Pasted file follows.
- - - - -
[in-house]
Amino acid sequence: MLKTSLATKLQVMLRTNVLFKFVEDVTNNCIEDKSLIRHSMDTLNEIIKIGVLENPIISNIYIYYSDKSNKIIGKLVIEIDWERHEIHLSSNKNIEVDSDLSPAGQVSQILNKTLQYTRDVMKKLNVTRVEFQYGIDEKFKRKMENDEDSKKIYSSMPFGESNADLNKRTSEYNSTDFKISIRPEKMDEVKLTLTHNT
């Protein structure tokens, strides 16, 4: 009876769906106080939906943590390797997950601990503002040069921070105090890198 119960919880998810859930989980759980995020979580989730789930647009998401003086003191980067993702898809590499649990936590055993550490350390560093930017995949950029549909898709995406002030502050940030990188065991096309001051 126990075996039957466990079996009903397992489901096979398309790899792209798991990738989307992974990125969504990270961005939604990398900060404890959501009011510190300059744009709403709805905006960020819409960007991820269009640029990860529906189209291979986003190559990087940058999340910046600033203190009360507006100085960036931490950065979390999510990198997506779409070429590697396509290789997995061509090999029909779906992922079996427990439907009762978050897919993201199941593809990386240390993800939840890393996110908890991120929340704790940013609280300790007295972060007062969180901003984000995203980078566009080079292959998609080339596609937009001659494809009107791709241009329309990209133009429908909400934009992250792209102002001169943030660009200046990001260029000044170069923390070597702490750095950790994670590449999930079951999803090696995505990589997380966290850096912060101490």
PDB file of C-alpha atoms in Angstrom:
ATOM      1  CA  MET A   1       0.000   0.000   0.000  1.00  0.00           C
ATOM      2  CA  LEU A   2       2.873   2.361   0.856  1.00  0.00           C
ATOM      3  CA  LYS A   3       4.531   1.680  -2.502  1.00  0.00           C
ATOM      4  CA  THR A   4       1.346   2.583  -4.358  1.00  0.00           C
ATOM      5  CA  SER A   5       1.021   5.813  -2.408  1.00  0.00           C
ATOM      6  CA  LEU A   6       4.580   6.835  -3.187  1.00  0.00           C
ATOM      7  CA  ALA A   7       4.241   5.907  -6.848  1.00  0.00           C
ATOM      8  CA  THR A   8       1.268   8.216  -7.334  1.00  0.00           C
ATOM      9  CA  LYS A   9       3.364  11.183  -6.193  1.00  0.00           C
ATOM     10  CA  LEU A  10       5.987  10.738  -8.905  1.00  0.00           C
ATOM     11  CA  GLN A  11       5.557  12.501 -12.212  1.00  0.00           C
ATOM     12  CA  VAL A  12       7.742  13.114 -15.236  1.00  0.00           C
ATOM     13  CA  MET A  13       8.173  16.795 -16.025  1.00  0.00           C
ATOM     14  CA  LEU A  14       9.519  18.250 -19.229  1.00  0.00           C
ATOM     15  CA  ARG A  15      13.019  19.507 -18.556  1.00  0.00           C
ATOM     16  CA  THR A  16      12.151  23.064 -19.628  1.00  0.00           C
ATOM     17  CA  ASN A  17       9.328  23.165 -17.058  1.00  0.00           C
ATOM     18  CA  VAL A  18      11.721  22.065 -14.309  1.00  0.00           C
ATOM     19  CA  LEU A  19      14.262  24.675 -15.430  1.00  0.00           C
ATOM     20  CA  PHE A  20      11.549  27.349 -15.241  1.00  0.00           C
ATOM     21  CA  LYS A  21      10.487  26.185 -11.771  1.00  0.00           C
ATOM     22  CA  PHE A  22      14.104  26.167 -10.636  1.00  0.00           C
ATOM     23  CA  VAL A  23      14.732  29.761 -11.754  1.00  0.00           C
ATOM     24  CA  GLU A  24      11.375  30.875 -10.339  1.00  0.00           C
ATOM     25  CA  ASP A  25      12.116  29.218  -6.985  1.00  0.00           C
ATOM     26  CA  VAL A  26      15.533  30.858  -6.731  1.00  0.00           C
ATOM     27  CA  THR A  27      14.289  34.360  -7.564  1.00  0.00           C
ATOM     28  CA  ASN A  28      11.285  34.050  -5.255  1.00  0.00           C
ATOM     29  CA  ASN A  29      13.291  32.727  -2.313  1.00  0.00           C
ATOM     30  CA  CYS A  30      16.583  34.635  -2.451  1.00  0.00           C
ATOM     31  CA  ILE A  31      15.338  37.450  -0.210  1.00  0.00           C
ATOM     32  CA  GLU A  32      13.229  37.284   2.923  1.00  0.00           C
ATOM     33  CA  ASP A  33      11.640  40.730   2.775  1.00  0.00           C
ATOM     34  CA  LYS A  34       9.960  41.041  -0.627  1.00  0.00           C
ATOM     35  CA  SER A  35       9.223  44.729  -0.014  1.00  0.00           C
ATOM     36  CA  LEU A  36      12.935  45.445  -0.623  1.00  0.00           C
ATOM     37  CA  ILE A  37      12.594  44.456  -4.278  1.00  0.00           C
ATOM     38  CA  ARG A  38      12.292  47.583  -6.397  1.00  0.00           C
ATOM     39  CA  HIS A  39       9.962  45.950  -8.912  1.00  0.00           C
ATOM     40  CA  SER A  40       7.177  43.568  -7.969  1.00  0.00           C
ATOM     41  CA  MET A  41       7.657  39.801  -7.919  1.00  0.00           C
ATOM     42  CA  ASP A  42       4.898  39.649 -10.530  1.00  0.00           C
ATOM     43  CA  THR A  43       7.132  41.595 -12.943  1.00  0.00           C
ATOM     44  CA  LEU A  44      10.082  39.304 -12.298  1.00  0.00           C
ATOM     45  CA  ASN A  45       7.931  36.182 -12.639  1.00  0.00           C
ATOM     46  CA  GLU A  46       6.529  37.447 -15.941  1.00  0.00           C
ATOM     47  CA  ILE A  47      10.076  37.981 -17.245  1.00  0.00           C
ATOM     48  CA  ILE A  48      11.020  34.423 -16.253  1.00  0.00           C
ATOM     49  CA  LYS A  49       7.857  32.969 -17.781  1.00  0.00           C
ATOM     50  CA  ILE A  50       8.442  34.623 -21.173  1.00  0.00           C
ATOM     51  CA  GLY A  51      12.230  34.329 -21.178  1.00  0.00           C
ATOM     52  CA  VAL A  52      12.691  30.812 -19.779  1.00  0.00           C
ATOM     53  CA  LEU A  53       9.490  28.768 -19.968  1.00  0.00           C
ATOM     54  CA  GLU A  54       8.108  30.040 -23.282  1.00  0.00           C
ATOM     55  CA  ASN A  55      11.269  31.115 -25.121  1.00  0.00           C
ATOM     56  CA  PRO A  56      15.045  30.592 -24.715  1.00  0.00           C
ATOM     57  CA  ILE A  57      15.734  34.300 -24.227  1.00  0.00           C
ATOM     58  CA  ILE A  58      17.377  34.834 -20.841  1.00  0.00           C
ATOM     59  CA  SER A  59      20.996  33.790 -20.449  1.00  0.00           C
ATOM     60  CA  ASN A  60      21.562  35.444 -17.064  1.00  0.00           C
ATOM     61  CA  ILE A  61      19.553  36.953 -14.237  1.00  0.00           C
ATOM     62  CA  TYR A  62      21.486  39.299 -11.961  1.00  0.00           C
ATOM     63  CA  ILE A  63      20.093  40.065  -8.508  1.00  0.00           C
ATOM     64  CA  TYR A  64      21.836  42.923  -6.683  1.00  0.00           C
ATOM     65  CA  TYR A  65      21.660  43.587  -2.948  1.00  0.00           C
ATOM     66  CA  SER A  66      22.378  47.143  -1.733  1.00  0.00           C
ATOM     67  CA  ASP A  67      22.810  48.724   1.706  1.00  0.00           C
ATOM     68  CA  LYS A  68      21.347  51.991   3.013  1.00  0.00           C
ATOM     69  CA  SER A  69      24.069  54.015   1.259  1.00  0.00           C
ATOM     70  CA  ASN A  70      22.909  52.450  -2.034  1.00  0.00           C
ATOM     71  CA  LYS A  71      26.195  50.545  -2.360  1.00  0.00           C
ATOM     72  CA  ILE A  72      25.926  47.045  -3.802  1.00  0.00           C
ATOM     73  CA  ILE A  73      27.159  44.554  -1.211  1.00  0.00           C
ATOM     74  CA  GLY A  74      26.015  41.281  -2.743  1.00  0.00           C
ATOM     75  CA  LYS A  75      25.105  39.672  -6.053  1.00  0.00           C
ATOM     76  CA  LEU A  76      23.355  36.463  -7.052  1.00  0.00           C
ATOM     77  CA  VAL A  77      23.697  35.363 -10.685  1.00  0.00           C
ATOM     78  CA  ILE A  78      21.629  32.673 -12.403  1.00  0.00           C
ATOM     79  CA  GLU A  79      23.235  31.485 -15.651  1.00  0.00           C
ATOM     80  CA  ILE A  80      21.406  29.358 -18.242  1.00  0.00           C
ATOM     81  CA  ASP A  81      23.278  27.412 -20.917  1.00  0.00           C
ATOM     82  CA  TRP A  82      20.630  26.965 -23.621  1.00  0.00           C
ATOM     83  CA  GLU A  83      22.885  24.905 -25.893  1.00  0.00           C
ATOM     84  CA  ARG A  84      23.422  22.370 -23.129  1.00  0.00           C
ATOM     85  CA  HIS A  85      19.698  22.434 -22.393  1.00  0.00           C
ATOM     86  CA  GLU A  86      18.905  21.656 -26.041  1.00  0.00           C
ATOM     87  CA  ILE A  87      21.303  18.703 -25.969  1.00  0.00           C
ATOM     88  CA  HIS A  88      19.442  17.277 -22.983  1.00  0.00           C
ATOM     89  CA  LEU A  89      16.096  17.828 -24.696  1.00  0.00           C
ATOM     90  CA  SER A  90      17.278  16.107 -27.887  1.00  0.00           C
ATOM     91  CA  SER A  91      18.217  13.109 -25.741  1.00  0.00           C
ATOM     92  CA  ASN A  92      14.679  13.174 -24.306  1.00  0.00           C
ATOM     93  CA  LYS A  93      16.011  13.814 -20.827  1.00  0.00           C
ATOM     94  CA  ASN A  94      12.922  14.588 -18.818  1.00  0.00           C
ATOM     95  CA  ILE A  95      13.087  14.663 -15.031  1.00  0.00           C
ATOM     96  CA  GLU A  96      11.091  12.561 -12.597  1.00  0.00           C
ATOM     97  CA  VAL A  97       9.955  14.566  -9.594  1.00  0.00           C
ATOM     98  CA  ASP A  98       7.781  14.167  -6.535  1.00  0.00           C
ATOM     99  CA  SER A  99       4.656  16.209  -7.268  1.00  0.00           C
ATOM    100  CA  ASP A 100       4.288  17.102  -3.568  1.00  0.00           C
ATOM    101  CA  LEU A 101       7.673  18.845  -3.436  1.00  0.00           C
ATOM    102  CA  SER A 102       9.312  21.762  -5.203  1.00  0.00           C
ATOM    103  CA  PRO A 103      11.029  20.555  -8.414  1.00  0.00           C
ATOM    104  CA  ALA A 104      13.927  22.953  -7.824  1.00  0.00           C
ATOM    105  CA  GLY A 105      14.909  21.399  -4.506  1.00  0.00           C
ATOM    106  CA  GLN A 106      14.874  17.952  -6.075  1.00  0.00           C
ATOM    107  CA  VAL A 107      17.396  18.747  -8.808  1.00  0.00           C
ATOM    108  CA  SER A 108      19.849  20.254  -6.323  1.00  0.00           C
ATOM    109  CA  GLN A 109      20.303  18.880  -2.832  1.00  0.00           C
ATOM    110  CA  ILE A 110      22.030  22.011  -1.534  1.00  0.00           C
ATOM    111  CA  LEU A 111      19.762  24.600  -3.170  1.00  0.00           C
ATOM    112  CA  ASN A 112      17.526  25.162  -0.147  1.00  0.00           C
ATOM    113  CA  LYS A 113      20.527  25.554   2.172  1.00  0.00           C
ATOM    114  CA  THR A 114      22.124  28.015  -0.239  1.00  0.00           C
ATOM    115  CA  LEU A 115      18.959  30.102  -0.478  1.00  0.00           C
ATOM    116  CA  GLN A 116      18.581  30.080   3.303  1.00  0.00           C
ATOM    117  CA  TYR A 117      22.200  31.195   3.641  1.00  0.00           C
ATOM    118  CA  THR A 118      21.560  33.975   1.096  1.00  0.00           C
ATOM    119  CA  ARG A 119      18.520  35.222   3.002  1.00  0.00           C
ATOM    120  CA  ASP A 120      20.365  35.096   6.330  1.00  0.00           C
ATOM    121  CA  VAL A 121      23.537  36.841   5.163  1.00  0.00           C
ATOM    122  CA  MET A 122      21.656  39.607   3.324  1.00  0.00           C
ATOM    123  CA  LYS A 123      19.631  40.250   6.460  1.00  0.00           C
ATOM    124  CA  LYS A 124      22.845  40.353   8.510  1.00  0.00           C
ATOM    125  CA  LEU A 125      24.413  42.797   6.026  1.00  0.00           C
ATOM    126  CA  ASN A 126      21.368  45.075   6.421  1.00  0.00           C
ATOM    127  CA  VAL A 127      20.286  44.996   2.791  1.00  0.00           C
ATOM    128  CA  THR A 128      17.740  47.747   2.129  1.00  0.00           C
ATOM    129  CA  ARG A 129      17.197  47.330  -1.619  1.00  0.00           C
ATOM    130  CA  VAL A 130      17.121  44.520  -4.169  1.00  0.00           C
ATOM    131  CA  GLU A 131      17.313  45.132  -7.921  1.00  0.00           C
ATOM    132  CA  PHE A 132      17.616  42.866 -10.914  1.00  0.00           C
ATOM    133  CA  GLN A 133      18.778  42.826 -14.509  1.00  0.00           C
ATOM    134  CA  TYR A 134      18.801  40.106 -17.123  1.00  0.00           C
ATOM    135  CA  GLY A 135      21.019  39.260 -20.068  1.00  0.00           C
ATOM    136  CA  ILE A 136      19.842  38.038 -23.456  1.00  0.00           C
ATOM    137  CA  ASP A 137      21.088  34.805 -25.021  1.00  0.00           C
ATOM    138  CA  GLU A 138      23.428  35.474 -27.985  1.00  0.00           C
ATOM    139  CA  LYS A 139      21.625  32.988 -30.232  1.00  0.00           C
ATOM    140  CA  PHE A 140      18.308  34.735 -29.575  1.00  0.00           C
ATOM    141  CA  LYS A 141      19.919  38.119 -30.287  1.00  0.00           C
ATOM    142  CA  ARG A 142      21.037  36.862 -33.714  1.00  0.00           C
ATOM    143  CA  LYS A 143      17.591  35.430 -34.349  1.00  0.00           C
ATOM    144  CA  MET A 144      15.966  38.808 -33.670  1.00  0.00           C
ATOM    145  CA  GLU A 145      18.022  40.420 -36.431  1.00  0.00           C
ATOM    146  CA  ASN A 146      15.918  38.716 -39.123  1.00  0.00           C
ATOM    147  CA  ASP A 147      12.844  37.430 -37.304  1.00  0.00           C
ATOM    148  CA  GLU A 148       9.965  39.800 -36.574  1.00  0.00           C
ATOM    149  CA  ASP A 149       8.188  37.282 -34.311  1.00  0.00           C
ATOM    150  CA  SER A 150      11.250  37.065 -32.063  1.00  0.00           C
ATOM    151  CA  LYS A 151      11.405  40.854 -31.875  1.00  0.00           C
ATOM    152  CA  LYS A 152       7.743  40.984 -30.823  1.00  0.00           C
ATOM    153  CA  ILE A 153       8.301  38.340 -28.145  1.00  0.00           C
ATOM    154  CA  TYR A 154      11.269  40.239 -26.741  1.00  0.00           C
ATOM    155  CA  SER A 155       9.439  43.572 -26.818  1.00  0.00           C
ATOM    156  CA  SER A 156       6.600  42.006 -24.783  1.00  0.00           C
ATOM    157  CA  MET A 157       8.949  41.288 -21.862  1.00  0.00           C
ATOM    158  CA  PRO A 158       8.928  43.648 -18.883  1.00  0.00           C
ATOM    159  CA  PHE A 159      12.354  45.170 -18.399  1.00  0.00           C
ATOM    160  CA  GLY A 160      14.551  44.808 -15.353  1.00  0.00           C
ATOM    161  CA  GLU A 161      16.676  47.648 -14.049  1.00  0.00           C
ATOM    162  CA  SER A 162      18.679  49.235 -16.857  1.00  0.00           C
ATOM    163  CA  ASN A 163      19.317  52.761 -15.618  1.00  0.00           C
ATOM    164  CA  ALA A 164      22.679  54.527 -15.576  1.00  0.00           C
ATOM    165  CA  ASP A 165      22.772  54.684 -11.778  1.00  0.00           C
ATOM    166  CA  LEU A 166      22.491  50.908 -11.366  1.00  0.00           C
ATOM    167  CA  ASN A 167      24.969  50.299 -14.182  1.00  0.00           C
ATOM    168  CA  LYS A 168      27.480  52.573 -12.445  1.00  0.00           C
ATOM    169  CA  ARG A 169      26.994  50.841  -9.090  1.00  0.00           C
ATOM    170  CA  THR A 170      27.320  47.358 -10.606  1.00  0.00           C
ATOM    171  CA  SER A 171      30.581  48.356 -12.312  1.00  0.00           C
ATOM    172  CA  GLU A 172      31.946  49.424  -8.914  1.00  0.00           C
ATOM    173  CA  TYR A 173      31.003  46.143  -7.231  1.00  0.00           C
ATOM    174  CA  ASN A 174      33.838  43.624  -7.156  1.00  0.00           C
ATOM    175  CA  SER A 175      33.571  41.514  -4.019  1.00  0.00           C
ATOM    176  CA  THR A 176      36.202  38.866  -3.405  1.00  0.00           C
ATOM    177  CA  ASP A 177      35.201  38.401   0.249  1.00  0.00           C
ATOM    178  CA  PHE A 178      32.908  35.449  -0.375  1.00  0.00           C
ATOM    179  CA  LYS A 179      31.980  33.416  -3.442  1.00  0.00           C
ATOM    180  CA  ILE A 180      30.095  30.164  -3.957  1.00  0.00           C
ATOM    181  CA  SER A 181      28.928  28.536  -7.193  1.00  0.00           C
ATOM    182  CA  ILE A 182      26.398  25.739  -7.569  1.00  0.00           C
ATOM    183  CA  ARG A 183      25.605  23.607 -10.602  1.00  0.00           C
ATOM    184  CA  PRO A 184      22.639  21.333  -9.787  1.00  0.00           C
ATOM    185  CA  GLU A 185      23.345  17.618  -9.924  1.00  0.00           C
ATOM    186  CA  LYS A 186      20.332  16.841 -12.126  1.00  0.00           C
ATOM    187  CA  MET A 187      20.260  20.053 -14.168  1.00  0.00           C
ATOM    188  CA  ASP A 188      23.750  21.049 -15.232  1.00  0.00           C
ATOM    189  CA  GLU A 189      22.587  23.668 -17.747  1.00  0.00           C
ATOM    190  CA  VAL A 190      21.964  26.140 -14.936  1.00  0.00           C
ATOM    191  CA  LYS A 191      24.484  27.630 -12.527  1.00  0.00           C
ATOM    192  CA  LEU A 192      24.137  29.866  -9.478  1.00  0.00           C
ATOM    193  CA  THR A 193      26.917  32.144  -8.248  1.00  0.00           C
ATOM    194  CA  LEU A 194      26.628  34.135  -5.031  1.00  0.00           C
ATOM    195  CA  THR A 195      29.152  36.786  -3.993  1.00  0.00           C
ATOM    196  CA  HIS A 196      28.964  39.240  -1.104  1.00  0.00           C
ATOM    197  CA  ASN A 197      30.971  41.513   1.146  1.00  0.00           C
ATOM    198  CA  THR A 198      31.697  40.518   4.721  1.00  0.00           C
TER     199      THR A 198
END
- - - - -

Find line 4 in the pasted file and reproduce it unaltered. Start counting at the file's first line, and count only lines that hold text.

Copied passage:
PDB file of C-alpha atoms in Angstrom: